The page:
34.16

40.28

36.43

41.23

42.67

22.51

28.03

28.93

29.02

29.66

34.70

35.42

41.05

45.49

46.24

__ &SLM __ ■J5.8.4JL.

64.37

fable 2 Differences between Means of the Total Angle of Error (In Minutes) for fhrowing a Baseball at a Target frora Different Distances

SQfeet 15 30 45 60

feet feet feet feet

10.04

4ft S m ± 8.59 1.65

6Qfeet 10.96** .92 2.57

*1 Denotes a statistically significant Increase in of the angle of error The standard error of a difference between two means The maximum error at the five per cent level of confidence in the difference between two means The maximum error at the one percent level of confidence in the difference between two means

75fegt 12.92* 2.88 4,53 1.96

the size 4.76 10.09 12.90

20

table 3 Differences between Means (in Minutes) of the Angle of Sm>? to the Left of the Vertical Axis of the Target for Throwing a Baseball from Different Distances

30 feet 45 feet IS feet

U) (B) (0) (D)

30 feet

(A) (B) (0 (d |

45 feet

(A) (B) to} im

60 feet

(A) (B) to) (D)

19,SG^1 $.71 i b ,ii 16.68

6© feet 75 feet

13.93**1 5.66 i2,oo 16.53

X7.8X*1 16.02** 5.73 S.9S 12.57 12.15 17.32 16.74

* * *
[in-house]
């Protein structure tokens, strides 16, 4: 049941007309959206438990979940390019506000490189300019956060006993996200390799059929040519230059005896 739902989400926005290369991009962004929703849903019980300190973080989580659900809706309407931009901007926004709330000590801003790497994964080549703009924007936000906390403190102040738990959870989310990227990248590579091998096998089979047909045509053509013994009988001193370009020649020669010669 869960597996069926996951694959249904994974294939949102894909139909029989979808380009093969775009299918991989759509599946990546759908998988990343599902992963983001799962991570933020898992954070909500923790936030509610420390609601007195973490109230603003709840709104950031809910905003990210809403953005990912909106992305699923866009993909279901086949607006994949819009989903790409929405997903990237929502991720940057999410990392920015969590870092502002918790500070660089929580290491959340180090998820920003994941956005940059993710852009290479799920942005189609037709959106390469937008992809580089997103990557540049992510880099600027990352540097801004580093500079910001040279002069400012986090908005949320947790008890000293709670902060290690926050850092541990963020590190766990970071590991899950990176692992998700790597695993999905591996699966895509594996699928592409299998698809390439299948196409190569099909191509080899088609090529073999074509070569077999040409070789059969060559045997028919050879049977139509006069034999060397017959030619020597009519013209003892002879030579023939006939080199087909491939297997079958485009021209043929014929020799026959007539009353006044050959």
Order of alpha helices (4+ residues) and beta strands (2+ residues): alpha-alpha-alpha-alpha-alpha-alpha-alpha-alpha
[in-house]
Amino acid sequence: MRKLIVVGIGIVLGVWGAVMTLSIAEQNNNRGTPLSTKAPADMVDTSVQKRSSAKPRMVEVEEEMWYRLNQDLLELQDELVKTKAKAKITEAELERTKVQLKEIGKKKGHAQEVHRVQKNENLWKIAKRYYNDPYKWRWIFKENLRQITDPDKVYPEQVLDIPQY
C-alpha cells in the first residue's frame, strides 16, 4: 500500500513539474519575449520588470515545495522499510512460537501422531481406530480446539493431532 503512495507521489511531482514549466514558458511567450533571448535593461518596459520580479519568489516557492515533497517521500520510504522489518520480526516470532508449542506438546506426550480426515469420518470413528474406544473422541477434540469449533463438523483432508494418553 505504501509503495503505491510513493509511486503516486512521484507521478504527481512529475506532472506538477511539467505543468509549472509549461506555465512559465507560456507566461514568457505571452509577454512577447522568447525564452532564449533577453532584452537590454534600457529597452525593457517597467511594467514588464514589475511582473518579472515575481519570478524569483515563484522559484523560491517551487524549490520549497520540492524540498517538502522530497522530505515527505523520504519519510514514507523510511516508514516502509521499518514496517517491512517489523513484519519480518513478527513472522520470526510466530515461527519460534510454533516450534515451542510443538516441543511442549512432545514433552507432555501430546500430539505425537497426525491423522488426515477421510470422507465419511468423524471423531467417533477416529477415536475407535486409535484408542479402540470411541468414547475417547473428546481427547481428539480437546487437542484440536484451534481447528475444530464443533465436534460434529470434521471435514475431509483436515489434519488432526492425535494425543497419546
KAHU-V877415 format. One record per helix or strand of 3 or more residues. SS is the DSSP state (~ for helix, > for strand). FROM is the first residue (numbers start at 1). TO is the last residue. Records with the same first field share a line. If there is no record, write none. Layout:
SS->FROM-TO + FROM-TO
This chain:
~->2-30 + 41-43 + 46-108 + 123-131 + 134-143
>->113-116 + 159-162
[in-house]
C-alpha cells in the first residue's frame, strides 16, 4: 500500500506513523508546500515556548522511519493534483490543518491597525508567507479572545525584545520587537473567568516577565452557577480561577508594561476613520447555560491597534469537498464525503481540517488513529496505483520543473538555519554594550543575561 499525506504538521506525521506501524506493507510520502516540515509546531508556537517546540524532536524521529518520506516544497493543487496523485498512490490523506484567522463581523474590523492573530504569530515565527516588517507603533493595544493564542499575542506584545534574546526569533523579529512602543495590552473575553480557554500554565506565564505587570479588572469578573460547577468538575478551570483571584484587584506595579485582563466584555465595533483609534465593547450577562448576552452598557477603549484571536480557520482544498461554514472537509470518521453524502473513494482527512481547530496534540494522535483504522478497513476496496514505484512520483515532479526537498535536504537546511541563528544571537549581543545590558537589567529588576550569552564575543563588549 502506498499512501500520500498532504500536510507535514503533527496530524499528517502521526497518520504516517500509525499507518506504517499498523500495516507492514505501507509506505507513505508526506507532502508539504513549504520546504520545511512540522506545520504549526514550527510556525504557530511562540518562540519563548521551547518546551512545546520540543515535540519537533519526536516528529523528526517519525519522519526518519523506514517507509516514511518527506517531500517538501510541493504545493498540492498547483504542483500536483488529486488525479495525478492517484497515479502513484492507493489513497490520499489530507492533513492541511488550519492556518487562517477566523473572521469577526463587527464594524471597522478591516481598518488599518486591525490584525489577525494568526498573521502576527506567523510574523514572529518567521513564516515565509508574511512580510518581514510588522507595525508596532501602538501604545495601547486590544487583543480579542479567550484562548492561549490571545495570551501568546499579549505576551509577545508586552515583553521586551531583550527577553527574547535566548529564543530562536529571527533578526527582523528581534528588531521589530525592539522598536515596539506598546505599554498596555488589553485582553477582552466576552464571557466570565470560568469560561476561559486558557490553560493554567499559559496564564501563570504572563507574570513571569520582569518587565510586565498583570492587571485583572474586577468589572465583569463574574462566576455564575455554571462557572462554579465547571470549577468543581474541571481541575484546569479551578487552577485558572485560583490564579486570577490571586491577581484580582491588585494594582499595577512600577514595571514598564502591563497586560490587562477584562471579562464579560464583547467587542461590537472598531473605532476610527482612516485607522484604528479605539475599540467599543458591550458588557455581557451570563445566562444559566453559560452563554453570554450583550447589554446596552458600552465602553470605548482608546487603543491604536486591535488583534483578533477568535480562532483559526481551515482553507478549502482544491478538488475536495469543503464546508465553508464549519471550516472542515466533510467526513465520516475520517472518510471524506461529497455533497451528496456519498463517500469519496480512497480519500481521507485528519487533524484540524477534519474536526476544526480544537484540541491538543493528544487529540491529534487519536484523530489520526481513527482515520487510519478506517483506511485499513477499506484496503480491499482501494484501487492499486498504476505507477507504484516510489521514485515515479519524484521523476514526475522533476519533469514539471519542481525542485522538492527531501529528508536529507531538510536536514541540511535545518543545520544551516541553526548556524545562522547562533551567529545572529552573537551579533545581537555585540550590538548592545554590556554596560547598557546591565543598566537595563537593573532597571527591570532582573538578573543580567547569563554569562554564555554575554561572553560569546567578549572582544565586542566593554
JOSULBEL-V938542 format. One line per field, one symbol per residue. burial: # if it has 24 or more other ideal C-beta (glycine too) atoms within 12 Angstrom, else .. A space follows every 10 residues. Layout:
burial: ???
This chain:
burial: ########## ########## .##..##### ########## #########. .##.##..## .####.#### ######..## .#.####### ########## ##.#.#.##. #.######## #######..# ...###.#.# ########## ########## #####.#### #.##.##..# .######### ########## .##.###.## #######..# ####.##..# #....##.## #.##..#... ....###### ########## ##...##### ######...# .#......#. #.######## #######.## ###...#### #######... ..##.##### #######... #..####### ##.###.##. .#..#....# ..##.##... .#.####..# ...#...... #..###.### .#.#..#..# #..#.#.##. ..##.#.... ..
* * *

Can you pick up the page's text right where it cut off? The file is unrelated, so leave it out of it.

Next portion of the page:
5.67 $.6$ 11.77 16.21

1.79 5.62 11.91 16.42

3.58 5.81 12.32 16.97

3.88 5.57 11.81 16.27

2.09 5.77 12.23 16.85 1,79 5.84 12.38 17.06

♦i Denotes a statistically significant Increase in the site of the angle of error (A) Th m (0) CP)

60 feet

(A)

(A)

45 feet

W (G)

m 60 feet

(») } The maximum error attheone per cent level of confidence in the difference between means

33 fame 18 Differences between Means {%n Minutes) of the Angle of Error below the Horizontal Axis of the Target for Throwing a Basketball with a Two-Handed Bush Shot frost Different Distances

m 10 m feet cc) Cfl) (A) 18 (B) feet (G) (B) {*|

(C) (B)

30 yards

(A) m CC) CB)

40 yards

(a ) (B) (0) C£)

SO yards

U) (B) (0) m

r30 [email protected] 40 yards IB*0B 15*39 44.95

50 yards 30.yards...

20.37 15,85 33.82 46,33

28*91 15.79 33.47 46.12

40.74#i 15.31 32.46 44.72

4.34 15.90 33.71 46.44

12.88 15.83 33.56 48.24

24.71 15.34 32.52 44.81

8*54 16.29 34*53 47.58

20.37 15,82 33.54 46.21 11.83 15.75 33.39 46.0i

*1 Denotes a statistically significant increase in the sis© of the angle of error (A) The difference between the two means (B) The standard error of a difference between ©cans CO) The maximum error at the five per cent level of confidence its the difference between means (D) The maximum error at the one per cent level of confidence in the difference between